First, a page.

The temperatures crept up over 100° this week and so that limited some of my activities. To pass the time during the worst parts of the day, I found myself reading The Atlantic Abomination by John Brunner. It was on a stack of books that I had forgotten about. The novel was first published in 1960, but I read the pocket-sized ACE edition from 1969. It is a slender novel, I think; only 128 pages, but printed in that miniscule font on yellowed paper. Overall, this is not a perfect novel. However, the “wow-factor” of the parts that were well done overshadows the not-so-good parts of the novel.
The first chapter is amazingly well written. Not only that, but the cover artist, Ed Emshwiller, drew the cover based on that first chapter and his vision matches the absolute horror and awesomeness of Brunner’s story. I do not know all the details of the publishers’ history, but there exists an edition of the novel from 1977 that is by ACE and/or Grosset & Dunlap. The cover art on that edition is uncredited and, in my opinion, not as amazing as Emshwiller’s original artwork. I do not usually talk a whole lot about cover art, but the strikingly horrifying nature of Emshwiller’s cover/Brunner’s concept is really worth it to a reader to take a few moments to admire and consider.
Feeling roasted and listless it would take a great chapter to get me really interested in a book. Frankly, if the second chapter and the first chapter had been switched, I likely would have tossed this book aside. In fact, I would believe that this first chapter was a piece that Brunner just belted out all at once and did not have a storyline for, but had a great idea and got it down and then did not quite know what to do with it. Publishing being what it was, I suspect he built it into a somewhat more “commonplace” storyline and it became a novel not unlikely to be found in the 1960s. The first chapter, though, is five stars. Masterfully [pun!] horrific and utterly merciless.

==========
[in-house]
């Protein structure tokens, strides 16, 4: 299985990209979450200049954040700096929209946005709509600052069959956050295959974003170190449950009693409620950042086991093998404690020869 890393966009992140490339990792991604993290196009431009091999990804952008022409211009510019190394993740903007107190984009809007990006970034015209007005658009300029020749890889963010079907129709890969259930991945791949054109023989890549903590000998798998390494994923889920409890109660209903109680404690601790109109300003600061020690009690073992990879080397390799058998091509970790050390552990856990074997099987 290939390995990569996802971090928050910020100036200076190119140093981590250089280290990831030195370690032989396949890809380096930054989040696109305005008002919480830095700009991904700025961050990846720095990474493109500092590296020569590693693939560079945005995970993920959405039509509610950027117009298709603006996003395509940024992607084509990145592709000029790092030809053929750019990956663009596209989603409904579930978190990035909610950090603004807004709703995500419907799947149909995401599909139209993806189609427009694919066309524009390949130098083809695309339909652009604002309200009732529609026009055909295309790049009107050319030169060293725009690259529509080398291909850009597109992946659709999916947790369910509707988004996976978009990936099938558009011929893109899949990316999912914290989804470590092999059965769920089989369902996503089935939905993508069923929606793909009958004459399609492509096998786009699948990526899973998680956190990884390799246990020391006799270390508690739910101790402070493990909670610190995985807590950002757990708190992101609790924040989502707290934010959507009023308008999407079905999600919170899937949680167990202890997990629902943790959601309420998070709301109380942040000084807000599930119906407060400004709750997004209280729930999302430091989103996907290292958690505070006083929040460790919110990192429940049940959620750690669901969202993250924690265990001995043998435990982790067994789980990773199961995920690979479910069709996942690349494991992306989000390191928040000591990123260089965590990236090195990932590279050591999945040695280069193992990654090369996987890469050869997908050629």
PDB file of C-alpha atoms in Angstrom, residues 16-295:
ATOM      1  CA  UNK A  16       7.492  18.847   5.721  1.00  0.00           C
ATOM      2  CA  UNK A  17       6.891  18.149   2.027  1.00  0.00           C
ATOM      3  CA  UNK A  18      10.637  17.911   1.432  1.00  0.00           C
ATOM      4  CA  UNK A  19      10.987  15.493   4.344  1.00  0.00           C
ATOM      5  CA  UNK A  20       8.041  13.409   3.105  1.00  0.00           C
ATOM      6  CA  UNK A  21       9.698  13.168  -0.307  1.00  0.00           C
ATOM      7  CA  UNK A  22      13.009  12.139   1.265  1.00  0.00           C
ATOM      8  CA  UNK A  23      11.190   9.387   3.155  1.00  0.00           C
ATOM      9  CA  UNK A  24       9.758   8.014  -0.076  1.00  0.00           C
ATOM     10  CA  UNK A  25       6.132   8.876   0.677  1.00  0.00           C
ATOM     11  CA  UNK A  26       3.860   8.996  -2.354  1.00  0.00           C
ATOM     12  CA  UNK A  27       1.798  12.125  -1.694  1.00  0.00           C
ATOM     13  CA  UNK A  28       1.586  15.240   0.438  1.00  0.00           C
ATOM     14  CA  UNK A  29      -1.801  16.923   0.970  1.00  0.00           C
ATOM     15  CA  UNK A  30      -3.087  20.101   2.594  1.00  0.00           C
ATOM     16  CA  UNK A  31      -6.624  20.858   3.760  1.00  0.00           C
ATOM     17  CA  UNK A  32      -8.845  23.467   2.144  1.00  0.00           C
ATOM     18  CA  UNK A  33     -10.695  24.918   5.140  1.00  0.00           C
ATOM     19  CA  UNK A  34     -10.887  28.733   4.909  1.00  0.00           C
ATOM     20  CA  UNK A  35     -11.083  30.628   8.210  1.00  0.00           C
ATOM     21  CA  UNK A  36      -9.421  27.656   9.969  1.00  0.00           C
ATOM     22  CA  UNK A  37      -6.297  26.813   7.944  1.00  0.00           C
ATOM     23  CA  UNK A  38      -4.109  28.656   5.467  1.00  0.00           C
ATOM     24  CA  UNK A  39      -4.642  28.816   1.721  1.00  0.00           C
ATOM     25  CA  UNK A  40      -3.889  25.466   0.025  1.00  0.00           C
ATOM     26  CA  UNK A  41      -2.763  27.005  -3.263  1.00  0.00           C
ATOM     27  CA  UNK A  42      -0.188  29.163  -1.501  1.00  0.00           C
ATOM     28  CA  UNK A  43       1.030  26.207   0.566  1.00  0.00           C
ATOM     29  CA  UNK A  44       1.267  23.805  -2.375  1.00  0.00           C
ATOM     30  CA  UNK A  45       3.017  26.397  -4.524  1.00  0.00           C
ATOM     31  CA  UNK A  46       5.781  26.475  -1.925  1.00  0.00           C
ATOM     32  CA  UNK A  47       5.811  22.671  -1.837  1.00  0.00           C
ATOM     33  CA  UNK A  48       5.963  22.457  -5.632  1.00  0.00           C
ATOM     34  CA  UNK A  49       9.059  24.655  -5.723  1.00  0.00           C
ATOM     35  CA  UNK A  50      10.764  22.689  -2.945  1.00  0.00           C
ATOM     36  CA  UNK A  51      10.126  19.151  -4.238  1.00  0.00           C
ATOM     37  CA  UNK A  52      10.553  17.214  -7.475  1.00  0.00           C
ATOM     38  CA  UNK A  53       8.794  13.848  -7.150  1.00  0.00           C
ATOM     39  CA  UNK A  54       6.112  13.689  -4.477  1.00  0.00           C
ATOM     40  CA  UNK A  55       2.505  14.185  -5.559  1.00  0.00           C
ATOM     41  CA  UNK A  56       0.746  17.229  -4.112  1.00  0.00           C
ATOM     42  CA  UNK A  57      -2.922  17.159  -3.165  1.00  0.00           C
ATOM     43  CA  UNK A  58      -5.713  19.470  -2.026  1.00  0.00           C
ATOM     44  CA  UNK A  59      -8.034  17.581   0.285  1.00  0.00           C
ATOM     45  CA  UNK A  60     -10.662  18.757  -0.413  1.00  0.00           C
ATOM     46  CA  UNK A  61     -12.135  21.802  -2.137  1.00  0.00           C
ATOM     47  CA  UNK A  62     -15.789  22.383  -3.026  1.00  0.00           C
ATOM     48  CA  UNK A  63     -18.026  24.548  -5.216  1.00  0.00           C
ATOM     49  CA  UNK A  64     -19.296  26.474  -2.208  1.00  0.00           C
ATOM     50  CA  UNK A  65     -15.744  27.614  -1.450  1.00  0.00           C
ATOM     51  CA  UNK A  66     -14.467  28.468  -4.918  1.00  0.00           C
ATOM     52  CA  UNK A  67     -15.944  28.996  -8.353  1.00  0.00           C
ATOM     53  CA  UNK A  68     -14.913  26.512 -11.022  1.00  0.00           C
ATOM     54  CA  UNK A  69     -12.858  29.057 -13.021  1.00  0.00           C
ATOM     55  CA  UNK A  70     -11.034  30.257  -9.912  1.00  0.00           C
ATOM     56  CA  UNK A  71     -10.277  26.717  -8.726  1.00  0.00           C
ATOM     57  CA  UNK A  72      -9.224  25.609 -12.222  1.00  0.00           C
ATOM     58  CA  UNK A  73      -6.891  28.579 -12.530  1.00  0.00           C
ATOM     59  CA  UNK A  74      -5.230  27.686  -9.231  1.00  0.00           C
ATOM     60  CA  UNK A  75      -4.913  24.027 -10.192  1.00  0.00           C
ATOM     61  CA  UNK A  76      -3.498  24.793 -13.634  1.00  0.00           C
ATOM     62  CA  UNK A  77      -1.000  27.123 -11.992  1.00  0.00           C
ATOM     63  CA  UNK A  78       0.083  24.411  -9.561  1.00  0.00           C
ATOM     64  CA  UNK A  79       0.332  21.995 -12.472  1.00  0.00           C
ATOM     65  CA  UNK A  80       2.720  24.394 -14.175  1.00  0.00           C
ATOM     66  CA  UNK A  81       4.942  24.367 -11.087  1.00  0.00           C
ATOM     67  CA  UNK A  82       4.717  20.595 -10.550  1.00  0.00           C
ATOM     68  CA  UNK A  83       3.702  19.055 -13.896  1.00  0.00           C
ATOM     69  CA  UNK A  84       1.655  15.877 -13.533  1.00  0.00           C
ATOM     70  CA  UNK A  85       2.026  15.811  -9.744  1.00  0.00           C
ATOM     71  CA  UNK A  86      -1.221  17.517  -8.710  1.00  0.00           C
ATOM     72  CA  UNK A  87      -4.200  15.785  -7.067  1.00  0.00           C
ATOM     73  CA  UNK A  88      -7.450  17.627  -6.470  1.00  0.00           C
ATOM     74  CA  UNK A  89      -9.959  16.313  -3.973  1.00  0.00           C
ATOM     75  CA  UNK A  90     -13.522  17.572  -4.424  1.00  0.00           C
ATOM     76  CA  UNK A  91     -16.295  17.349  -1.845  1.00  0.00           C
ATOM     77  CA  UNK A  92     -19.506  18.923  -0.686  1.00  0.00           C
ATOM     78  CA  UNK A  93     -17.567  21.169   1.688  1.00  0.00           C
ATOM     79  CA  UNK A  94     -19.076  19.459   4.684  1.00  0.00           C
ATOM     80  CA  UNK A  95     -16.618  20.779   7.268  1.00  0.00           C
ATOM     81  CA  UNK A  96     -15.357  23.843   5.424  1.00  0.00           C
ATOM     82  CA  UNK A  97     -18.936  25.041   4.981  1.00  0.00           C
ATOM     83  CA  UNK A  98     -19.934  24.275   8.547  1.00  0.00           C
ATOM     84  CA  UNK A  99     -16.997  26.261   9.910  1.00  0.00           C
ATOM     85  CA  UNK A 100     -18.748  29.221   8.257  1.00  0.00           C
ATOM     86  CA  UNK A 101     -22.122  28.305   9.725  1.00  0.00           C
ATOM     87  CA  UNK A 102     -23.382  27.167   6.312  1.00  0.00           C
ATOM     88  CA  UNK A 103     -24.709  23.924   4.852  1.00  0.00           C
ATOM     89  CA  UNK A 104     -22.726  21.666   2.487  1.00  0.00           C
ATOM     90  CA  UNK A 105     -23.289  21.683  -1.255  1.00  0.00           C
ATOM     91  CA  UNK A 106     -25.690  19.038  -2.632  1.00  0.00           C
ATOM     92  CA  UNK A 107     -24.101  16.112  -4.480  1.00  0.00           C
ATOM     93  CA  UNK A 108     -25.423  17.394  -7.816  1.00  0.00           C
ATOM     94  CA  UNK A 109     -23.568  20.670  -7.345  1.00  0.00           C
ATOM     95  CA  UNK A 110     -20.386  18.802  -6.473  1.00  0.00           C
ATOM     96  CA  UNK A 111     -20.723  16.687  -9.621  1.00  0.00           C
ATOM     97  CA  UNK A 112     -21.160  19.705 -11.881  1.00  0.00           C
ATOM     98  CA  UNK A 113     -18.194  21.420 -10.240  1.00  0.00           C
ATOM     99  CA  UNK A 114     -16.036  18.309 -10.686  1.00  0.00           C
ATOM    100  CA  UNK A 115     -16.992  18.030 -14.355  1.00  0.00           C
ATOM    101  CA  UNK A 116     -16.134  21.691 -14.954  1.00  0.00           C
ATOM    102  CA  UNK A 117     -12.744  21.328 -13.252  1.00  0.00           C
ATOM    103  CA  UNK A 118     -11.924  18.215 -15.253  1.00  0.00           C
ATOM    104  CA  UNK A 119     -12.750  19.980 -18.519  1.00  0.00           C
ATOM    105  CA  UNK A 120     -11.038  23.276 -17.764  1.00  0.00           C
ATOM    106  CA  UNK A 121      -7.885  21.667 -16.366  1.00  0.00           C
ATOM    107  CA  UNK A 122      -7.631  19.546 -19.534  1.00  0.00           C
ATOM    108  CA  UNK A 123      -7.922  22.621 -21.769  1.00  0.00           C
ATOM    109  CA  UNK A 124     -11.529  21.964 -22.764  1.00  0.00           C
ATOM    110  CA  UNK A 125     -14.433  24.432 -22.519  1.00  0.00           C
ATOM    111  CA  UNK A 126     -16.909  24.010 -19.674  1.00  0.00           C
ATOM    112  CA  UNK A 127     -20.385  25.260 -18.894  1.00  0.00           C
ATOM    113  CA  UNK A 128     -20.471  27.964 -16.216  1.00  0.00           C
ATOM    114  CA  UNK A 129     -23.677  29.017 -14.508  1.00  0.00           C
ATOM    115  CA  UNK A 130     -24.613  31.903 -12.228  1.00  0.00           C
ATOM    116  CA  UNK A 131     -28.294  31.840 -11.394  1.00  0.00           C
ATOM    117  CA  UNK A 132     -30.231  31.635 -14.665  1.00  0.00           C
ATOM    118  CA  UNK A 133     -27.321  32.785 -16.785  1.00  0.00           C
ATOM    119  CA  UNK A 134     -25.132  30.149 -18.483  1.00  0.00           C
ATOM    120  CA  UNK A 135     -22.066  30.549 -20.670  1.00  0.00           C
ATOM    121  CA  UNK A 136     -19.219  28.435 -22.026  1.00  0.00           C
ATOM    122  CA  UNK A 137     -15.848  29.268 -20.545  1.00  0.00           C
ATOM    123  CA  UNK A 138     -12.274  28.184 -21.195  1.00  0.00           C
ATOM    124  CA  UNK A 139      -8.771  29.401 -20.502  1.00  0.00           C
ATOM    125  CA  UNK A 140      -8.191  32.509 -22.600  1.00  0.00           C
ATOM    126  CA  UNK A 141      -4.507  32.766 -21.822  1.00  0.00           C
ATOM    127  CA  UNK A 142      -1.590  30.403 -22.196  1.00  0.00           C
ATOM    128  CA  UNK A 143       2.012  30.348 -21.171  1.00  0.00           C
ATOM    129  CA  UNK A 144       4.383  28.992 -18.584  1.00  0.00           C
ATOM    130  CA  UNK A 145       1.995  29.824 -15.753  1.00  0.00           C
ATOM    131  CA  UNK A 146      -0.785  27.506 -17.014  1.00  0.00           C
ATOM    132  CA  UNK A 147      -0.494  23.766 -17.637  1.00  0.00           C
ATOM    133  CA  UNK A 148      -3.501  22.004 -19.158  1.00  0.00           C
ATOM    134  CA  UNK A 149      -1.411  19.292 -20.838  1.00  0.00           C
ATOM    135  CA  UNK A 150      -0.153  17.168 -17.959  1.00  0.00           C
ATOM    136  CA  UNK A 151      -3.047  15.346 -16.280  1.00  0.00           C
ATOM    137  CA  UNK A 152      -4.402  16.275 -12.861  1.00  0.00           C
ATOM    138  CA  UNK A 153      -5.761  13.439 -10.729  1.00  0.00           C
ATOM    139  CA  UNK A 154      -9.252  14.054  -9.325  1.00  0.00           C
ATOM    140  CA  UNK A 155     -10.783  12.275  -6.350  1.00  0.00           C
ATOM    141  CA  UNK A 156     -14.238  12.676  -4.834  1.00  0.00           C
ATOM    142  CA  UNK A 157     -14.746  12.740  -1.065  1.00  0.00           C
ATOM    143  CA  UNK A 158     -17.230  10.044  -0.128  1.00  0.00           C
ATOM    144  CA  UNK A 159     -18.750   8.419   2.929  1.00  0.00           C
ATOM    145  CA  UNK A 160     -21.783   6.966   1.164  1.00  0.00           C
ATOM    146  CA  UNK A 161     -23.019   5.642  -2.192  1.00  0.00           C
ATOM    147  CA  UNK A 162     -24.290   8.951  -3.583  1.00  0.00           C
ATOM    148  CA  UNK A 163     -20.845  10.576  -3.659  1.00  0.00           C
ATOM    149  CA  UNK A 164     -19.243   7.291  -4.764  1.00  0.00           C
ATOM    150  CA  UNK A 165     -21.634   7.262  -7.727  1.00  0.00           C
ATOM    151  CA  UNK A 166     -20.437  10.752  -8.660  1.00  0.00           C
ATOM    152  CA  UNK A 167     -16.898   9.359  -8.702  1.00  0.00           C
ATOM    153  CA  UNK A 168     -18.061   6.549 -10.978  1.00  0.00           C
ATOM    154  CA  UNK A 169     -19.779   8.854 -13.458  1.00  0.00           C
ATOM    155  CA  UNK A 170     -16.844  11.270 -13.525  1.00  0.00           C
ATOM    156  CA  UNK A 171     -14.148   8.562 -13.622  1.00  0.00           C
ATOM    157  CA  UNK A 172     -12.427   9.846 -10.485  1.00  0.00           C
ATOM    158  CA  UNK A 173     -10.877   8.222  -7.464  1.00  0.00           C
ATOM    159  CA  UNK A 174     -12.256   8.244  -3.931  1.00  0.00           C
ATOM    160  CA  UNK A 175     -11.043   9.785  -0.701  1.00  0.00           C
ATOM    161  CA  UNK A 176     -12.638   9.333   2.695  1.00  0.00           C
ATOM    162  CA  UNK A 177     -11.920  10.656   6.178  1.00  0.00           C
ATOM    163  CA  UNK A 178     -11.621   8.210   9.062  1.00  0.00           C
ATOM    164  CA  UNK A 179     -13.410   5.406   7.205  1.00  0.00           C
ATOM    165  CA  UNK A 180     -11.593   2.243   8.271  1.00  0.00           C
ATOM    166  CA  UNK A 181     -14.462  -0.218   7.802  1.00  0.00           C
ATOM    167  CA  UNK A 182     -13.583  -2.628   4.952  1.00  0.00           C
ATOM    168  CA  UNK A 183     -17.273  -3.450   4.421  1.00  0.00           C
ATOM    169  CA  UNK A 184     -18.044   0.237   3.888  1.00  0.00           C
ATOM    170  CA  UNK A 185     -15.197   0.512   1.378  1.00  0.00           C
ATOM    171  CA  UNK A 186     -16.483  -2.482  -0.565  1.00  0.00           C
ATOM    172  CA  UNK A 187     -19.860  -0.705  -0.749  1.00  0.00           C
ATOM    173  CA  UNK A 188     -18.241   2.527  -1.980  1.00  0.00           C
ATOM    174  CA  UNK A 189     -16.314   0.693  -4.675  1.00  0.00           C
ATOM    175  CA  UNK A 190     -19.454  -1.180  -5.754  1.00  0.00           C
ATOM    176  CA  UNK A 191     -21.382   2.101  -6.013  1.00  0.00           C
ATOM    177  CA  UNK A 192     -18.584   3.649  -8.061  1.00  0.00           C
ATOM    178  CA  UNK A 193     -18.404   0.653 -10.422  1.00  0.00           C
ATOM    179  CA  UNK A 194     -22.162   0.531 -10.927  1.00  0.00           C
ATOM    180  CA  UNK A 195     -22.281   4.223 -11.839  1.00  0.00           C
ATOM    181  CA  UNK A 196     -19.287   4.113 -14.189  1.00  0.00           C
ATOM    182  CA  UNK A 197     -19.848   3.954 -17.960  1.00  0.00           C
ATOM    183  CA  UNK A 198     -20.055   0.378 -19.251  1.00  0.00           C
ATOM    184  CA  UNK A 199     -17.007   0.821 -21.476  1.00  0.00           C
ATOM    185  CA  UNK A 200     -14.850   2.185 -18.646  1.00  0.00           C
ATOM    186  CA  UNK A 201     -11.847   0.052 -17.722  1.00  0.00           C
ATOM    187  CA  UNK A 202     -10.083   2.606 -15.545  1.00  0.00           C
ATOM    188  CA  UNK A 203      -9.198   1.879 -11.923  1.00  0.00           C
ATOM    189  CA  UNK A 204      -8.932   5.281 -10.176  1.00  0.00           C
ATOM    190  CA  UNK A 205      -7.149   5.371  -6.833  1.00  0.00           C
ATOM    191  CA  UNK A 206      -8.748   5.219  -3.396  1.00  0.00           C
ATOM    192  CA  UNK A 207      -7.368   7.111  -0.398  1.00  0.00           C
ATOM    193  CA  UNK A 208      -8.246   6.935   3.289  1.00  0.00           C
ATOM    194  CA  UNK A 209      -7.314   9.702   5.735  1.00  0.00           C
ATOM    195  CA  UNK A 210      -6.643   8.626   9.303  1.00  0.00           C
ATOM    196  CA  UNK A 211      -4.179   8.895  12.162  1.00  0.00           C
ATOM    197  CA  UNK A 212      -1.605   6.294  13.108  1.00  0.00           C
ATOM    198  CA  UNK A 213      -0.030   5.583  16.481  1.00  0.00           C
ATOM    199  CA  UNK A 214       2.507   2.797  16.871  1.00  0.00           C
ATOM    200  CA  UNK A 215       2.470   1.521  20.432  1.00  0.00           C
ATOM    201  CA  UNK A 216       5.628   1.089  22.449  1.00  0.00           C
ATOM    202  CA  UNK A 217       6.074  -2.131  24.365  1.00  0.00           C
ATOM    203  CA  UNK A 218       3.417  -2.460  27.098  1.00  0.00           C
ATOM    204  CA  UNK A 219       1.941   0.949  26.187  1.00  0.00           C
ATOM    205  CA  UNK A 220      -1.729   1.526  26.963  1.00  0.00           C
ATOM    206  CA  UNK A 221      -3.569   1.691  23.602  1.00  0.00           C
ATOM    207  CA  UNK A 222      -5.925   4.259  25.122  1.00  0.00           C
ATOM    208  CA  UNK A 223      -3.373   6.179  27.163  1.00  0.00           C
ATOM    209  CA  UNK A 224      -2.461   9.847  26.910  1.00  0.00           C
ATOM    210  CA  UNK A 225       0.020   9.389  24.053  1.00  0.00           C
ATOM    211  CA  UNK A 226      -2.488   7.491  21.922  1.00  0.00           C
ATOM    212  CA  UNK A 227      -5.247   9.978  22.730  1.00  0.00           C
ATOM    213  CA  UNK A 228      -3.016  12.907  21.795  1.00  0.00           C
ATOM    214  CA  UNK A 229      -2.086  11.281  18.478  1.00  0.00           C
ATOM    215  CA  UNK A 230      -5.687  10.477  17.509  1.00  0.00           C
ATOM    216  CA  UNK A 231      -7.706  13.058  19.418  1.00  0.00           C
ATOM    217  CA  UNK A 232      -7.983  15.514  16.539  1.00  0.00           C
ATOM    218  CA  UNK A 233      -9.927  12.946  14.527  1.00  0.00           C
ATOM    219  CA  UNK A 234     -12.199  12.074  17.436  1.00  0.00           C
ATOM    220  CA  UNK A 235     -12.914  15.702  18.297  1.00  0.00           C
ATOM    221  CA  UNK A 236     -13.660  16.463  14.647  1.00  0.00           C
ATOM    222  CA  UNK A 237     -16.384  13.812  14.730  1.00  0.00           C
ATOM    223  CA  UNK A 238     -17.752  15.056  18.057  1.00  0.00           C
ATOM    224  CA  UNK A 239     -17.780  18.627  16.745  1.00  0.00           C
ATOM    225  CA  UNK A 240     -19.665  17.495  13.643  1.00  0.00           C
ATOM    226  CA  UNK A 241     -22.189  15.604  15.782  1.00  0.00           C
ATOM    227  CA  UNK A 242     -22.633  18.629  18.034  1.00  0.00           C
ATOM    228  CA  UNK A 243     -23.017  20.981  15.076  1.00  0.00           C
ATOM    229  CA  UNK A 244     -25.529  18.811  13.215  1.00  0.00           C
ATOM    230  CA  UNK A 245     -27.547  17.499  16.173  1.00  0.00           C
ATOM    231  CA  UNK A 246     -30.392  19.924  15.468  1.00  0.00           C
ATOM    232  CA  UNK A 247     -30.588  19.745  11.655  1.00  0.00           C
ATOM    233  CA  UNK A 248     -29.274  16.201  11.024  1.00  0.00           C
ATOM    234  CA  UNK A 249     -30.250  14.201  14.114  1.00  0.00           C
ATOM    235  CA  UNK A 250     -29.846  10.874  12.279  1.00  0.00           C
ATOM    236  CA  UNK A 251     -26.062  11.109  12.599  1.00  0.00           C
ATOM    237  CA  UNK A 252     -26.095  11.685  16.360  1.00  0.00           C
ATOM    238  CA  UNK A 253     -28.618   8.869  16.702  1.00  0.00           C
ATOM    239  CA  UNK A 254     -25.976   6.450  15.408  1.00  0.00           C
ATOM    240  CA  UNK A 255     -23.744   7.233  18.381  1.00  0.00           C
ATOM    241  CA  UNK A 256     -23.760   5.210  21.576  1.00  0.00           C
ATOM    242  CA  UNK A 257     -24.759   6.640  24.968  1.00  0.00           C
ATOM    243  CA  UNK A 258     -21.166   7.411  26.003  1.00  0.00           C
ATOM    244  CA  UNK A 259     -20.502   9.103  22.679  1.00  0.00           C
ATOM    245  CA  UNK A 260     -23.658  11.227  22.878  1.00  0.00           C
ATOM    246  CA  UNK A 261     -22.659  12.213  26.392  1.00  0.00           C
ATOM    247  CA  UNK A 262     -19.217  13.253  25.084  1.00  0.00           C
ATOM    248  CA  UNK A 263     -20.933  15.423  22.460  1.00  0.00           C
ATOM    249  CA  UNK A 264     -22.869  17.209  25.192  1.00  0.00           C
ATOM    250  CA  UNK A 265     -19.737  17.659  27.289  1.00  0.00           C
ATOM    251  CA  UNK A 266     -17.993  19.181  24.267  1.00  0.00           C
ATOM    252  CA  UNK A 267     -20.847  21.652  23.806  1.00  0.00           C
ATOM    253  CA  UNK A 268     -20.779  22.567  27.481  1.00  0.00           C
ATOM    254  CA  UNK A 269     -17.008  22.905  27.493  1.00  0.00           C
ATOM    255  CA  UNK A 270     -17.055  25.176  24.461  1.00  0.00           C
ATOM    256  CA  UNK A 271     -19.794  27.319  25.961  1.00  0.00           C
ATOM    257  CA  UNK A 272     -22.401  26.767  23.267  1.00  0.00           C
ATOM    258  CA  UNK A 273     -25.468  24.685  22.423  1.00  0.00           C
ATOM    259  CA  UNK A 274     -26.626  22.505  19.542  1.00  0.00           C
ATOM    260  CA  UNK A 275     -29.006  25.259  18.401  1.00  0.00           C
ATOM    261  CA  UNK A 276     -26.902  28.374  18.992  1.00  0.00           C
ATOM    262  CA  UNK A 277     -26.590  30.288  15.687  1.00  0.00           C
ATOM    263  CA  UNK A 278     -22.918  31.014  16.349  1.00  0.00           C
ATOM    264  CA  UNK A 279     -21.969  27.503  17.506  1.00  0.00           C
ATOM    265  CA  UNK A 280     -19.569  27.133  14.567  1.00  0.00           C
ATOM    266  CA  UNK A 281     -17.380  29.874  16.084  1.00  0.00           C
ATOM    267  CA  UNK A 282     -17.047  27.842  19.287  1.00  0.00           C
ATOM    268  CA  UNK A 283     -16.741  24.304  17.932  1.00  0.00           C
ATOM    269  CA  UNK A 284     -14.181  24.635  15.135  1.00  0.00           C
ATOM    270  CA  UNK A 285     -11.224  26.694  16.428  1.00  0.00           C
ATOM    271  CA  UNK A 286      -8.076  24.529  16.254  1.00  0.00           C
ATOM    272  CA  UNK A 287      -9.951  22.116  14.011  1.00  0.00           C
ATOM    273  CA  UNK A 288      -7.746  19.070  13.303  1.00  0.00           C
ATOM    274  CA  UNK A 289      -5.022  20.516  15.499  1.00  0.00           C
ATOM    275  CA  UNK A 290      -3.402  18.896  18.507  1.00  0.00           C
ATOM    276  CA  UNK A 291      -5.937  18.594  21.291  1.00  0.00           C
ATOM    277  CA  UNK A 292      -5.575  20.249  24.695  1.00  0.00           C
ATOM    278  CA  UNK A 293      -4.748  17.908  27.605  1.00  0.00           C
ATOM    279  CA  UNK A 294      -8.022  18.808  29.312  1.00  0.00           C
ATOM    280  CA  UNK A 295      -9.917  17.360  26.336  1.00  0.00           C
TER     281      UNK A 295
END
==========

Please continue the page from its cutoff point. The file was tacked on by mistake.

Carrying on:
The remainder of the novel has its ups and downs. Generally, its pacing is a little off and at points it does feel like the writer is not sure where he wants to go with his storyline and is stalling for time. So, current day, oceanography exploration with really high-end technology. A slightly awkward, but not untoward hint of human drama/romance. Vague feelings about the Russians and a vague societal competitiveness. Predictably, the little submariner pod goes very, very deep into the ocean and something goes “wrong.” Predictably, humans taking major actions based on assumptions or pressed at deadlines causes bad decisions. Mayhem is unleashed.
There are two female characters in the book, both are scientists. One, Eloise, is very marginal. The second, Mary, is a main character. She is often present in scenes and she is engaged in matters and not superficial, but at the same time, she still remains irrelevant. I am not the most sensitive to reading characters, but even I noticed that there was this effort to include Mary all the time – but for no real reason at all.
Anyway, the storyline rather runs to the humans-all-band-together deal and readers know that monsters and aliens are apt to underestimate human ingenuity. So, the storyline grinds along with humans working together to stumble upon solutions, which they, basically, do because they all work together and science never fails. The President of the USA admits to as much in the last page or two of the novel. Go team human! Go science!
The ending is lame. I have to say that I do not know what I expected, but I did want something more spectacular and thrilling than what was delivered. I guess the author was done writing it at that point and enough was enough. I just feel like it is unbalanced compared with how we started this novel – I want the ending that the beginning promised me.
A good read because, as they say, they don’t make ’em like this anymore. Very good first chapter, as I have said, and general easy reading the rest of the way. Nothing standout, but nothing utterly atrocious. Definitely something “fun” to consider for those that like catastrophic science fiction or scary alien science fiction.